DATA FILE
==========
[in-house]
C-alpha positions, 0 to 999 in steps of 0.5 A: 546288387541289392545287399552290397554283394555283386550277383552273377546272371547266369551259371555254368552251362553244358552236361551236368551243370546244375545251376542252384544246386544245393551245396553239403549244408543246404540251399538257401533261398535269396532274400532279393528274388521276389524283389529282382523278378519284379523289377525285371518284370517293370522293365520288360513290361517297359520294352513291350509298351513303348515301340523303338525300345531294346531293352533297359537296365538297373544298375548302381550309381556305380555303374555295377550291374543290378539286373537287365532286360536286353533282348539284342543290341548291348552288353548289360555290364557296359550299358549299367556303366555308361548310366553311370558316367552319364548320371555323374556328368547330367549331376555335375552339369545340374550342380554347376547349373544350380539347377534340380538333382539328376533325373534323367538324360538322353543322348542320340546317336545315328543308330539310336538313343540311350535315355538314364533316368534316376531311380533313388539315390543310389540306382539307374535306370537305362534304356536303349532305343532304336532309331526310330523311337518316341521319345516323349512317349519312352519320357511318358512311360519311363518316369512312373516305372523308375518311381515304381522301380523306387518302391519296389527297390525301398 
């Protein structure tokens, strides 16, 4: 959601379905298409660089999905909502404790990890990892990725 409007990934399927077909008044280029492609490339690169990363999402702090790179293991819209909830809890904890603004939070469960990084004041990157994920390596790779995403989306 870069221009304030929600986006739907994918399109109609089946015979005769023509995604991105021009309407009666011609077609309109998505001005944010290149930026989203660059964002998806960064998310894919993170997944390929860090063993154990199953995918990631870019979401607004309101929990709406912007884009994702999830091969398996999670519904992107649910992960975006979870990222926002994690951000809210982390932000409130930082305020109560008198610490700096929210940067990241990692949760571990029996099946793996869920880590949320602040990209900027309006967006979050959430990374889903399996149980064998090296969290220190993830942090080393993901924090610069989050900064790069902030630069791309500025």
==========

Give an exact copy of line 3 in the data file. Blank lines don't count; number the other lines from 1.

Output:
């Protein structure tokens, strides 16, 4: 959601379905298409660089999905909502404790990890990892990725 409007990934399927077909008044280029492609490339690169990363999402702090790179293991819209909830809890904890603004939070469960990084004041990157994920390596790779995403989306 870069221009304030929600986006739907994918399109109609089946015979005769023509995604991105021009309407009666011609077609309109998505001005944010290149930026989203660059964002998806960064998310894919993170997944390929860090063993154990199953995918990631870019979401607004309101929990709406912007884009994702999830091969398996999670519904992107649910992960975006979870990222926002994690951000809210982390932000409130930082305020109560008198610490700096929210940067990241990692949760571990029996099946793996869920880590949320602040990209900027309006967006979050959430990374889903399996149980064998090296969290220190993830942090080393993901924090610069989050900064790069902030630069791309500025």